Peter Shaw provided Osborn with many of the most basic writings needed to learn medicine.  Shaw was an important translator of several important chemistry writings:

  • A New Practice of Physic, 2ed. 1728. republished up to 7 eds. in 1753.
  • Proposal for a Course of Chemical Experiments, 1731.
  • Chemical Lectures, 1734
  • An Enquiry into the Contents, Virtues, and Uses of the Scarborough Spa Waters . . . 1734.
  • A dissertation on the contents . . . of cold and hot mineral springs, 1735.
  • A philosophical and chymical analysis of Antimony, 1747.
  • Three Essays in Artificial Philosophy, or Universal Chemistry, 2ed. 1761.
  • Translater of various  works by Herman Boerhaave, Robert Boyle and Sir Francis Bacon.
  •  Translator of George Ernst Stahl’s Philosophical principles of universal chemistry; published along with Hauksbee’s An Essay for Introducing a Portable Laboratory.

Shaw became a member of the Royal Society in 1752.  Living in Scarborough during his later years, he became a promoter of the medical virtues of scarborough water, alongside apothecary Culmer Cockerill.  The popularity of this water was promoted by the essay he wrote entitled An Enquiry into the Contents, Virtues, and Uses of the Scarborough Spa Waters.  A year later, they began to manufacture and market their Scarborough waters product.  A rapid increase in the popularity of this water in turn led Shaw to come to serve as the physician for Kings George II and George III in Cambridge; through Royal Mandate,  he then received an official MD degree.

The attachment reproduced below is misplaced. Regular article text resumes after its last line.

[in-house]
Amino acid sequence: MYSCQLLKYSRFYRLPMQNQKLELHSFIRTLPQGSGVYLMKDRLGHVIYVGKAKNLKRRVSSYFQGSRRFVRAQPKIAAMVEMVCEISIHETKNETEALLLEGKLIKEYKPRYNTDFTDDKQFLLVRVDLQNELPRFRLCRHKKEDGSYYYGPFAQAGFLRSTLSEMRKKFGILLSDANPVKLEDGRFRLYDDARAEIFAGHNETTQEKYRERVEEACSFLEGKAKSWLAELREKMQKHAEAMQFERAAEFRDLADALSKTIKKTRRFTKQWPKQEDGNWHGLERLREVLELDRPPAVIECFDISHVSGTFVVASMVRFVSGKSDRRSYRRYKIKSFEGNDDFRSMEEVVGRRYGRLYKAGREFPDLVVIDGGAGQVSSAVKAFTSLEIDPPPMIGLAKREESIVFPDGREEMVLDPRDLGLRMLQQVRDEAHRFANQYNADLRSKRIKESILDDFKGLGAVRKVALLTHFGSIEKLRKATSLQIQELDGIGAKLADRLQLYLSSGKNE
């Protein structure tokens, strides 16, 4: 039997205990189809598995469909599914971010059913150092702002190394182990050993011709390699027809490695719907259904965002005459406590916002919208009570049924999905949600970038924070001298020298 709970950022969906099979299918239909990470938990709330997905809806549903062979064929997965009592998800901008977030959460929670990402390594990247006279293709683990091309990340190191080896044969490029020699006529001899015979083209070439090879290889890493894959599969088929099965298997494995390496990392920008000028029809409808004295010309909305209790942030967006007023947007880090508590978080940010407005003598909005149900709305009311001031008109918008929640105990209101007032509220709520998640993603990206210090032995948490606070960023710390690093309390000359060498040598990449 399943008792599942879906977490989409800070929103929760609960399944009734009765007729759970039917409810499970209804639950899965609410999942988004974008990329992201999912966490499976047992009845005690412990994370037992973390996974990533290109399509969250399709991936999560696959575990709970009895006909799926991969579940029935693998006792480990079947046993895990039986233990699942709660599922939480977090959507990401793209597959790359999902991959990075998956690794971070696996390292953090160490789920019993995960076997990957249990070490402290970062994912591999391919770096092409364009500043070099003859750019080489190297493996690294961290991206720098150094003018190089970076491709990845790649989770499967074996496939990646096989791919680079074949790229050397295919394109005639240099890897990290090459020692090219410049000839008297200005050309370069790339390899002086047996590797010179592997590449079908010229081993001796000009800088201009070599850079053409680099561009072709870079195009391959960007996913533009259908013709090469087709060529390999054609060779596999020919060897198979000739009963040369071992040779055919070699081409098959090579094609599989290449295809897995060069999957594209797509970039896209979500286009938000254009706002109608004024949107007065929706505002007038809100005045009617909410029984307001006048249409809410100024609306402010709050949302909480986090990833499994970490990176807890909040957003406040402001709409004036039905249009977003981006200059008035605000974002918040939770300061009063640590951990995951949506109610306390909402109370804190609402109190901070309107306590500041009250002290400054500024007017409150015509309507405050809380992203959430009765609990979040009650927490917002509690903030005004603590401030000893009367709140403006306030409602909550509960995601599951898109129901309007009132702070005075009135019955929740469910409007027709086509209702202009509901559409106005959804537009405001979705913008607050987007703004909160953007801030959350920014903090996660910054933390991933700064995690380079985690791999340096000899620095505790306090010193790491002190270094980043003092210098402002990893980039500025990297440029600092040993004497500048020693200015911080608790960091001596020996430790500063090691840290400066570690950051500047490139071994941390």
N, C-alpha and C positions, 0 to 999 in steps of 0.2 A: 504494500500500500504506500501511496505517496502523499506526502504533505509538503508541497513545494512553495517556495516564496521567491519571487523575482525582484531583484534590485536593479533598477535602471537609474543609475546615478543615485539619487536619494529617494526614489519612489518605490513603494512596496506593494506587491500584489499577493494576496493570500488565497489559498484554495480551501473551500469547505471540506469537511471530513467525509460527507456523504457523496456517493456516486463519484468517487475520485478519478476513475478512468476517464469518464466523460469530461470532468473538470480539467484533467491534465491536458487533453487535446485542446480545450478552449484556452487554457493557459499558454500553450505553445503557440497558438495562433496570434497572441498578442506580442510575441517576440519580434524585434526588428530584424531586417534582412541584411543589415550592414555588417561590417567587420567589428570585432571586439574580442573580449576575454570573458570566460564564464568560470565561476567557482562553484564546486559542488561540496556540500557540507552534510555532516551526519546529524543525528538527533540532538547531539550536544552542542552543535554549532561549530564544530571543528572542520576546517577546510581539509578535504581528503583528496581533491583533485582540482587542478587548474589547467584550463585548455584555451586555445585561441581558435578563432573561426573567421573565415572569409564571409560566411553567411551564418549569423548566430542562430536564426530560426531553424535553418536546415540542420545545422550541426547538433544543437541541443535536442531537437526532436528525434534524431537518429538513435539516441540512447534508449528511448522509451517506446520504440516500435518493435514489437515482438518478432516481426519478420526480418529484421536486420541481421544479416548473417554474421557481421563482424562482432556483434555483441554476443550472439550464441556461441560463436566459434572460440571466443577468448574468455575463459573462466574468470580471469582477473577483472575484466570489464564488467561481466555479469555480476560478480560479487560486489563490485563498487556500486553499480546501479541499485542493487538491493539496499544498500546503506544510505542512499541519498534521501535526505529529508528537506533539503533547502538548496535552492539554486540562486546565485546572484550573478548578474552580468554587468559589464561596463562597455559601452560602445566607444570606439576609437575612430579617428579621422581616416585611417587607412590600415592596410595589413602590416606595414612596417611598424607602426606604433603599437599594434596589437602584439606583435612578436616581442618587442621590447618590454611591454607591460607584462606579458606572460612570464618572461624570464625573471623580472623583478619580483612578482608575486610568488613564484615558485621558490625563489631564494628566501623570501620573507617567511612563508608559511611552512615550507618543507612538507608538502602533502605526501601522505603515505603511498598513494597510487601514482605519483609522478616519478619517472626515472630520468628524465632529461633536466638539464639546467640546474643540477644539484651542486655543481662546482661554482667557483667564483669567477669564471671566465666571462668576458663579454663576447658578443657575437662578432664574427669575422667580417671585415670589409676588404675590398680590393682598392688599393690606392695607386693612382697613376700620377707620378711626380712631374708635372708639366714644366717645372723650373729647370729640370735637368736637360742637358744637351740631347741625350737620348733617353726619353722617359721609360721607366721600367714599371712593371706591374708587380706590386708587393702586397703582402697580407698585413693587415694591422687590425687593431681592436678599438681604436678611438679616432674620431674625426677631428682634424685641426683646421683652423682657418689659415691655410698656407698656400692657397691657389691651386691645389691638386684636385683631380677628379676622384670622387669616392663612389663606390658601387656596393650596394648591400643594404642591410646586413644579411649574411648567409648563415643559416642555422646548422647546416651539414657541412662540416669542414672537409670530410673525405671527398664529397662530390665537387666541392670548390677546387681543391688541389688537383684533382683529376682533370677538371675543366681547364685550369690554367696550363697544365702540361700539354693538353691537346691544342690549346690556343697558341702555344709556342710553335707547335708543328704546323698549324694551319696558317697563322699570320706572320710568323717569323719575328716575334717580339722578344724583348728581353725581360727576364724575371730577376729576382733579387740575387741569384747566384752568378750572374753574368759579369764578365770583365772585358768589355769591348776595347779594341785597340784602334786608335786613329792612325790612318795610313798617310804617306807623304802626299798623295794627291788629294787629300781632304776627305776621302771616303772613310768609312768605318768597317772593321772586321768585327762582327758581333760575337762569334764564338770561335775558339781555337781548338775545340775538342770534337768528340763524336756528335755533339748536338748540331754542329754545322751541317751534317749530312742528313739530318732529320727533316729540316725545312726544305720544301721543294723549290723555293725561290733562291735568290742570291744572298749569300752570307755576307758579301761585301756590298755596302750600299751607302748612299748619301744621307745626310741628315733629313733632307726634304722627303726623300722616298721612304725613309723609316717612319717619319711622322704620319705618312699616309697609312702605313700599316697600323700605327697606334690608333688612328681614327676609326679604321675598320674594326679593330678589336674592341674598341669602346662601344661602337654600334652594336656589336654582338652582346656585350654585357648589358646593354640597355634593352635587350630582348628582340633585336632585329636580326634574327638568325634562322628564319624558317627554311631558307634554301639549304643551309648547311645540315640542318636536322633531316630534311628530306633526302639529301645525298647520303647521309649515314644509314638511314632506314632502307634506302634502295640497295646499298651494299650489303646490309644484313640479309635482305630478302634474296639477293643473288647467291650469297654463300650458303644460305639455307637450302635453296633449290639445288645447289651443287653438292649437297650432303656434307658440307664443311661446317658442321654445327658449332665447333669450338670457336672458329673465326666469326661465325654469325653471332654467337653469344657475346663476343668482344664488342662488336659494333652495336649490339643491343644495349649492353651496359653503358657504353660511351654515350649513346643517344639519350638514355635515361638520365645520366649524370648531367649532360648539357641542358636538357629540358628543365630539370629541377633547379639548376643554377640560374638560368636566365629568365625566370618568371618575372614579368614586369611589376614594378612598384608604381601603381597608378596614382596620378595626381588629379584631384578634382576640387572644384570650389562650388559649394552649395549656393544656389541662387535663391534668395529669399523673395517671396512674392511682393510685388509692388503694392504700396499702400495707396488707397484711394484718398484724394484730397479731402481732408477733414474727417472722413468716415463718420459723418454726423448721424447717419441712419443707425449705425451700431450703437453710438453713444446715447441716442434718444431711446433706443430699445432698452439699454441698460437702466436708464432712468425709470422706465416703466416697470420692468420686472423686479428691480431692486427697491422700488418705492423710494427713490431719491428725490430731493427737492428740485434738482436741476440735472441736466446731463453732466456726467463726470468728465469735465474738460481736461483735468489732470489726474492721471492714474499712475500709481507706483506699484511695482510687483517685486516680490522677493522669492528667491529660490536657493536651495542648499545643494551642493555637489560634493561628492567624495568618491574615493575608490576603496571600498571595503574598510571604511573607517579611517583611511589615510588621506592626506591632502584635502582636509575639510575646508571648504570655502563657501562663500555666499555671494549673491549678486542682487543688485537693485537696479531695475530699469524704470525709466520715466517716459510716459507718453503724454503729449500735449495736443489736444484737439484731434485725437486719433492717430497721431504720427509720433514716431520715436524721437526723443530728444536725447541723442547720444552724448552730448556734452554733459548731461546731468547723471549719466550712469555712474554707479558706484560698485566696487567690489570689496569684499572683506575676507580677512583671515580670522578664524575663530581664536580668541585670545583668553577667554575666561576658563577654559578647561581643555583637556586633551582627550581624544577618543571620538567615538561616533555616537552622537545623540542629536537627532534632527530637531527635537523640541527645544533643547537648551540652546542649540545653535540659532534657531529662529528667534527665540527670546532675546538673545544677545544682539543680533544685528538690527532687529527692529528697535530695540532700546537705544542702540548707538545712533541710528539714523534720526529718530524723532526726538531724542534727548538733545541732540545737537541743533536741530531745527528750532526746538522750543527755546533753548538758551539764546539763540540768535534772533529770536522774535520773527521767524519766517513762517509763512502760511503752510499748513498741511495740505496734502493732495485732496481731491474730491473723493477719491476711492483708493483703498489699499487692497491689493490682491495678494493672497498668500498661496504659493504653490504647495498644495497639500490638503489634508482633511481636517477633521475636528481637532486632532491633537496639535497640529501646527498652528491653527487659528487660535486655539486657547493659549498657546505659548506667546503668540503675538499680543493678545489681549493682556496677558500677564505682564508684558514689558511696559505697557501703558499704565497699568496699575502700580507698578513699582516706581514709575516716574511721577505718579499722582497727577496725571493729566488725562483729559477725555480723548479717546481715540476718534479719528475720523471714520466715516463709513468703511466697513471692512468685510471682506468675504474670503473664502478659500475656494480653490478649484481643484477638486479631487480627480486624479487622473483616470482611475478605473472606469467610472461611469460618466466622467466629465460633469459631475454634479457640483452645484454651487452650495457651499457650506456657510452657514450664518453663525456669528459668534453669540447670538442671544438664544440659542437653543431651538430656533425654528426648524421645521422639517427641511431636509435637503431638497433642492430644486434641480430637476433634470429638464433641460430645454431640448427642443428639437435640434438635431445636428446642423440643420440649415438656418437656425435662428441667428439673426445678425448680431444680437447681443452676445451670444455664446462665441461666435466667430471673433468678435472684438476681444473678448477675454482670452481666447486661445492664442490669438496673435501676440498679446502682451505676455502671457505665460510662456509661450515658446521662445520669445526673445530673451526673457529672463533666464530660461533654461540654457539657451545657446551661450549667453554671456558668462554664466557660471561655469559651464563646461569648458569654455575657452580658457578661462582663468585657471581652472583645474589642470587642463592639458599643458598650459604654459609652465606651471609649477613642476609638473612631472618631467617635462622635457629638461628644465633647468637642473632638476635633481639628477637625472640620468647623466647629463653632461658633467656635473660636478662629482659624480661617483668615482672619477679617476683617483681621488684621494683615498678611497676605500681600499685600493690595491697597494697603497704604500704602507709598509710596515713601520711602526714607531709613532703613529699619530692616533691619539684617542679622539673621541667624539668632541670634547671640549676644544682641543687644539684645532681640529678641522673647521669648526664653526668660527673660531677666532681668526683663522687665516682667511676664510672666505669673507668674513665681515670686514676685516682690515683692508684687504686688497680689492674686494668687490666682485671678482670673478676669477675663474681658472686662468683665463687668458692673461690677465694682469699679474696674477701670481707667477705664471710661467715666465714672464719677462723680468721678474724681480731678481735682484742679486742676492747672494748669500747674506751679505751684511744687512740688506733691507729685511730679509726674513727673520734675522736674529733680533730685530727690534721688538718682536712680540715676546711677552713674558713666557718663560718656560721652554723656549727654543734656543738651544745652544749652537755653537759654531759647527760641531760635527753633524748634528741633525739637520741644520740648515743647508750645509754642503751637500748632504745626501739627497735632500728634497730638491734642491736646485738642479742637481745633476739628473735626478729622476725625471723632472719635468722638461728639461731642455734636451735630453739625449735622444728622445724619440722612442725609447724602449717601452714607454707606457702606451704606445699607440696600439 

I am deeply appreciative of the contributions to this biography provided to me around 1990 by medical history colleague Margaret DeLacy of Portland, Oregon.


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